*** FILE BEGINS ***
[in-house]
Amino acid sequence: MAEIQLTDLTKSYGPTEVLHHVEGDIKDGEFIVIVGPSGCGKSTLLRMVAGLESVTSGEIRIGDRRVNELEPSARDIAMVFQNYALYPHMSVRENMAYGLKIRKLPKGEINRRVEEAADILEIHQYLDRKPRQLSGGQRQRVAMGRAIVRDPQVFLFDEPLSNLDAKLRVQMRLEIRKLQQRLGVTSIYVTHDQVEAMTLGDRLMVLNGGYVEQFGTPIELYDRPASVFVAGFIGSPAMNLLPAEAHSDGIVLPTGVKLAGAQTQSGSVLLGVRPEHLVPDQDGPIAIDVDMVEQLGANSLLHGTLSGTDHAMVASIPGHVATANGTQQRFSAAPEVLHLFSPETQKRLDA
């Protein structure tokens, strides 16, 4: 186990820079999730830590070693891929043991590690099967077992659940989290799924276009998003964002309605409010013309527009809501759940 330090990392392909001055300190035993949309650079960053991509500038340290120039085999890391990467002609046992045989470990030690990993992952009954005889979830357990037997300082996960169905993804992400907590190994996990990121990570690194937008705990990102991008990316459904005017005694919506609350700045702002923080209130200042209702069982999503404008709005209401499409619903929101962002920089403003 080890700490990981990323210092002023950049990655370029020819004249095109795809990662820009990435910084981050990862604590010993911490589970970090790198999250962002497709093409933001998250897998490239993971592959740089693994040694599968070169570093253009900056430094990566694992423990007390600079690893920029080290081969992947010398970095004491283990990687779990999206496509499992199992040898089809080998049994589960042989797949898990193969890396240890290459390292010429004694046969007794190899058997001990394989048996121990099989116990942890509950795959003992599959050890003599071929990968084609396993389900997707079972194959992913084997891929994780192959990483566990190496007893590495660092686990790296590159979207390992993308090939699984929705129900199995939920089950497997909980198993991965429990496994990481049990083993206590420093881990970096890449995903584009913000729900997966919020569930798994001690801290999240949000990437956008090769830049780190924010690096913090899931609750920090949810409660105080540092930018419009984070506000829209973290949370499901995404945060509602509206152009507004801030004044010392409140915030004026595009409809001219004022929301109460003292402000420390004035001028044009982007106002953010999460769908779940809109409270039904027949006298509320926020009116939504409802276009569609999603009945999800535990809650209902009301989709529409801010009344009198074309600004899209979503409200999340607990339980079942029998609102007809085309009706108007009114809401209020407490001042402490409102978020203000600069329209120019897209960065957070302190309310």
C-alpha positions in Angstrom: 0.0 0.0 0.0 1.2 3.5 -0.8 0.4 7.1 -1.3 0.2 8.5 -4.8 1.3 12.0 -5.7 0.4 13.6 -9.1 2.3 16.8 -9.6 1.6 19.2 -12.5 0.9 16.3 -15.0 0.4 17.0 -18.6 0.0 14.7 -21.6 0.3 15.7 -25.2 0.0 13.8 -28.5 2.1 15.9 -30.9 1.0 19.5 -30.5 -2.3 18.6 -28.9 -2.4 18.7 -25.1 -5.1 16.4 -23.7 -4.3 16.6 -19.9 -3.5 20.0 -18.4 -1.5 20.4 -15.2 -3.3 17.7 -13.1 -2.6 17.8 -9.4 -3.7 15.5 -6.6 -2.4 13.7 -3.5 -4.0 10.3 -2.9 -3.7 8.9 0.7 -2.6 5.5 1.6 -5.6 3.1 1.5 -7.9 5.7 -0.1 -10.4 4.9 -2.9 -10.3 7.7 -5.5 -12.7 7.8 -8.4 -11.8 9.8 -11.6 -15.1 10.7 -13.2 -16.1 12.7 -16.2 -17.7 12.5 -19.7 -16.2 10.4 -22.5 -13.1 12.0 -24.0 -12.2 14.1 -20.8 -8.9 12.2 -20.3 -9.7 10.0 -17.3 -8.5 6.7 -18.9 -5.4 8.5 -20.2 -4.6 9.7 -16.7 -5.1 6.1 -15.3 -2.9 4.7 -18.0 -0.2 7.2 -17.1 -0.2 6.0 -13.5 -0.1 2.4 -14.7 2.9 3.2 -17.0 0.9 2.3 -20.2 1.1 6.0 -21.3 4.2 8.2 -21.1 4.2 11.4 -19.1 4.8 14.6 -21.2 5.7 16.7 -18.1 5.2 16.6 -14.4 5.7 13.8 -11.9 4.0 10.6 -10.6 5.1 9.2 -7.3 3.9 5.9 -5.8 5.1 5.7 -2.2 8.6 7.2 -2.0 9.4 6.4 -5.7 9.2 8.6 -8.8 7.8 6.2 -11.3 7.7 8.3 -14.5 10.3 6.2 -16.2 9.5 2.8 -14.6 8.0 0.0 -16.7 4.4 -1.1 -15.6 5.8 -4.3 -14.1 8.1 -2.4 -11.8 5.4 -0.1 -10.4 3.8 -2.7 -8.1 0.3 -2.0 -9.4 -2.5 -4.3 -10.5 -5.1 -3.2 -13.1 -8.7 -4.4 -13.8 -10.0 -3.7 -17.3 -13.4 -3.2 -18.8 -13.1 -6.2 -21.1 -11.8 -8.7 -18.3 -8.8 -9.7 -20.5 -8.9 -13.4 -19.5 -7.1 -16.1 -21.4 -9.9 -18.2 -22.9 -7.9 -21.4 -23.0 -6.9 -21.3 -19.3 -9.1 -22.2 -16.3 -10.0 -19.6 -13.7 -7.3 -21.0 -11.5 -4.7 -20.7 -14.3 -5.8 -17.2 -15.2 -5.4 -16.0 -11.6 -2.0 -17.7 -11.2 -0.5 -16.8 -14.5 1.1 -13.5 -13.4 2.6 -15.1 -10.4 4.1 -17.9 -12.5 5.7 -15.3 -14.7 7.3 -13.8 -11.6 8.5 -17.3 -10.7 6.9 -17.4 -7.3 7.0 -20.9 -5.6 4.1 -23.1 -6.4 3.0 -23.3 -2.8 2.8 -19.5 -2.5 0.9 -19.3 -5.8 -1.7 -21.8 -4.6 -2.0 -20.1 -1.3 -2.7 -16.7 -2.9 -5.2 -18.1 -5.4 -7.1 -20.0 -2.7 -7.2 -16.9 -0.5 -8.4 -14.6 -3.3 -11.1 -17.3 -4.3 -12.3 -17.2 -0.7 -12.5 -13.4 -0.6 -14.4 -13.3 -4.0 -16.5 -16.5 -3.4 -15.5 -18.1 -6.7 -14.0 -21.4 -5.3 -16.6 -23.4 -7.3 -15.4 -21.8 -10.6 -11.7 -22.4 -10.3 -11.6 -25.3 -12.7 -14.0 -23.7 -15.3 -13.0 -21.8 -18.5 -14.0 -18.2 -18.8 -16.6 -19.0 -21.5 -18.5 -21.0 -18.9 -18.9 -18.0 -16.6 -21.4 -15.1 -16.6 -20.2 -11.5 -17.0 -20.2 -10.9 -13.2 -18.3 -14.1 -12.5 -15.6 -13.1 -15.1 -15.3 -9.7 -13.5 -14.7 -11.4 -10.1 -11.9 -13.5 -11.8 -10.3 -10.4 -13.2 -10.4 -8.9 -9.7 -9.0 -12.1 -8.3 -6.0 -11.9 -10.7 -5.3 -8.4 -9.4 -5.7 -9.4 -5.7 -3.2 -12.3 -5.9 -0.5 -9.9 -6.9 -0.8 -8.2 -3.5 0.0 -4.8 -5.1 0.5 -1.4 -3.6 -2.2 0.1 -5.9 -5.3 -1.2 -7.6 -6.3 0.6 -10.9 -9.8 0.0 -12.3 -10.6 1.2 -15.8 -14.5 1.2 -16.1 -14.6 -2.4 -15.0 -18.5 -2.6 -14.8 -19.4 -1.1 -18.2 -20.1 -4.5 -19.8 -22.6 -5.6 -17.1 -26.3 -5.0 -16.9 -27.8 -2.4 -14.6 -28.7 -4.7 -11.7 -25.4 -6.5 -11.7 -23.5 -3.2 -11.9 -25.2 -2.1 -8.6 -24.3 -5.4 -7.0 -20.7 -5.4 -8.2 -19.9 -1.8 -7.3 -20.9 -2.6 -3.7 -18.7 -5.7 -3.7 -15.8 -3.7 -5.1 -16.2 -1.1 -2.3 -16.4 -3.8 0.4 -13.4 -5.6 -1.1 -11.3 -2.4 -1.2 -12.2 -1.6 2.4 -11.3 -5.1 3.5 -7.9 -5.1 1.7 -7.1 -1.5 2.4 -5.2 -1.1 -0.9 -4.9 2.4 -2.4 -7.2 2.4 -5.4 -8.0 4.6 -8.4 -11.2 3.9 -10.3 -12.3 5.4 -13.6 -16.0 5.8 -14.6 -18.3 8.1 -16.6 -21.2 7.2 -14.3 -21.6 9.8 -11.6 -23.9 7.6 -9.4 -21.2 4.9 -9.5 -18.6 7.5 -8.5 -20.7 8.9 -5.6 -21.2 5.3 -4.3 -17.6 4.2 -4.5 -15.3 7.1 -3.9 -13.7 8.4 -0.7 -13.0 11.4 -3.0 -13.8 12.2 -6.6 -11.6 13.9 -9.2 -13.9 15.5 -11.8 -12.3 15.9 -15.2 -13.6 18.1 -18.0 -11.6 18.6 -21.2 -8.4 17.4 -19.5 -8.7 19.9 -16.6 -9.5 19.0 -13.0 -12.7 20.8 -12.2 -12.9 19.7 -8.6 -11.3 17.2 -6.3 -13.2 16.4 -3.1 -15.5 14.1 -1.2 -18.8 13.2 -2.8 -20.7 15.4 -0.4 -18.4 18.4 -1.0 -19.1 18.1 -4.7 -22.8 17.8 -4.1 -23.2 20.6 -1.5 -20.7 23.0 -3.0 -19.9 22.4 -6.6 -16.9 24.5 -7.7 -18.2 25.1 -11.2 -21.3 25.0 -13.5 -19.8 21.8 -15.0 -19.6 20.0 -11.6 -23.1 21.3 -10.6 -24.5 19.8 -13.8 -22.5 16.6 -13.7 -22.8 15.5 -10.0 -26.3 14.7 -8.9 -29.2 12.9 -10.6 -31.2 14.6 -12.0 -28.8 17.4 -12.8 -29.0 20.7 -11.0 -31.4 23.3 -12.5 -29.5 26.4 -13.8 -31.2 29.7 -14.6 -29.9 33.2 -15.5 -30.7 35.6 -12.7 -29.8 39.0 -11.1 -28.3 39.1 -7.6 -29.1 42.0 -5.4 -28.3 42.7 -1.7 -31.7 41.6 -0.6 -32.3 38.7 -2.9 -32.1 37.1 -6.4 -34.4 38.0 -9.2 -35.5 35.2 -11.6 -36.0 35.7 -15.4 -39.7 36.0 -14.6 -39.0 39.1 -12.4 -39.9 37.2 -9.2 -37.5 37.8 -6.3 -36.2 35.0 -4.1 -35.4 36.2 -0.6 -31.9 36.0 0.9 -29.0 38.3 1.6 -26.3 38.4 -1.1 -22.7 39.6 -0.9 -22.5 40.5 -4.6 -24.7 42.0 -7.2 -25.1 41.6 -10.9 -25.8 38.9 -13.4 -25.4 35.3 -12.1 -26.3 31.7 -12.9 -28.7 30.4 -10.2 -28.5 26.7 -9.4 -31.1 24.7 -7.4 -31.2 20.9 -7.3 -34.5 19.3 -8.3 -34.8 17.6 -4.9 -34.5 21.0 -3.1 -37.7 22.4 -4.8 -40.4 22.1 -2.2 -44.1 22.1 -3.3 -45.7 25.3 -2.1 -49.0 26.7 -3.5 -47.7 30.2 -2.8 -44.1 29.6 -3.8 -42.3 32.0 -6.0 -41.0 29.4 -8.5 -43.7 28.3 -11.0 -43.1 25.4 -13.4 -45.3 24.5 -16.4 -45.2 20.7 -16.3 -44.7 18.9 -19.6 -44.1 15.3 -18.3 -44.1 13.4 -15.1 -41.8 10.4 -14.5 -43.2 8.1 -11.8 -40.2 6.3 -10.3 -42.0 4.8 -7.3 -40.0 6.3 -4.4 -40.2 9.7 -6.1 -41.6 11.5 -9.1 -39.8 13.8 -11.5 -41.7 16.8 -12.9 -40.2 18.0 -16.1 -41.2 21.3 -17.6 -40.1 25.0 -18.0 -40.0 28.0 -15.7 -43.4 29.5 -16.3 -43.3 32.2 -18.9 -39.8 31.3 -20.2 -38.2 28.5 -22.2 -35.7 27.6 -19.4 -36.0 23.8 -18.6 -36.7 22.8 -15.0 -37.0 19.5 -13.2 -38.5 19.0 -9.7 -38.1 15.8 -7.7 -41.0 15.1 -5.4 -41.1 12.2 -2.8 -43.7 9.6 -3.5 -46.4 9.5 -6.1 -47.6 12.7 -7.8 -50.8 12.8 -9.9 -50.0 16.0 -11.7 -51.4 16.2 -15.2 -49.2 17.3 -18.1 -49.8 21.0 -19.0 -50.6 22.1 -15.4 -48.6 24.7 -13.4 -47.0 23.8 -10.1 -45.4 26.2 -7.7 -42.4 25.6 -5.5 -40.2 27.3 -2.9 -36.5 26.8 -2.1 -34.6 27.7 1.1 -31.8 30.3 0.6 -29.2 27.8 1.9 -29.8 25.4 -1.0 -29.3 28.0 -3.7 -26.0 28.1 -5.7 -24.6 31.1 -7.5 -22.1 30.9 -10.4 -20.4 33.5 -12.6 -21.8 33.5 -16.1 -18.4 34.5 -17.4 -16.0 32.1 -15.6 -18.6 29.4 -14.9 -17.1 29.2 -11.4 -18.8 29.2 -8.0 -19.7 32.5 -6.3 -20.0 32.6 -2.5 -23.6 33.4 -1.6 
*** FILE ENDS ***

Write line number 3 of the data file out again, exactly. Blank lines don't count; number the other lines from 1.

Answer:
């Protein structure tokens, strides 16, 4: 186990820079999730830590070693891929043991590690099967077992659940989290799924276009998003964002309605409010013309527009809501759940 330090990392392909001055300190035993949309650079960053991509500038340290120039085999890391990467002609046992045989470990030690990993992952009954005889979830357990037997300082996960169905993804992400907590190994996990990121990570690194937008705990990102991008990316459904005017005694919506609350700045702002923080209130200042209702069982999503404008709005209401499409619903929101962002920089403003 080890700490990981990323210092002023950049990655370029020819004249095109795809990662820009990435910084981050990862604590010993911490589970970090790198999250962002497709093409933001998250897998490239993971592959740089693994040694599968070169570093253009900056430094990566694992423990007390600079690893920029080290081969992947010398970095004491283990990687779990999206496509499992199992040898089809080998049994589960042989797949898990193969890396240890290459390292010429004694046969007794190899058997001990394989048996121990099989116990942890509950795959003992599959050890003599071929990968084609396993389900997707079972194959992913084997891929994780192959990483566990190496007893590495660092686990790296590159979207390992993308090939699984929705129900199995939920089950497997909980198993991965429990496994990481049990083993206590420093881990970096890449995903584009913000729900997966919020569930798994001690801290999240949000990437956008090769830049780190924010690096913090899931609750920090949810409660105080540092930018419009984070506000829209973290949370499901995404945060509602509206152009507004801030004044010392409140915030004026595009409809001219004022929301109460003292402000420390004035001028044009982007106002953010999460769908779940809109409270039904027949006298509320926020009116939504409802276009569609999603009945999800535990809650209902009301989709529409801010009344009198074309600004899209979503409200999340607990339980079942029998609102007809085309009706108007009114809401209020407490001042402490409102978020203000600069329209120019897209960065957070302190309310």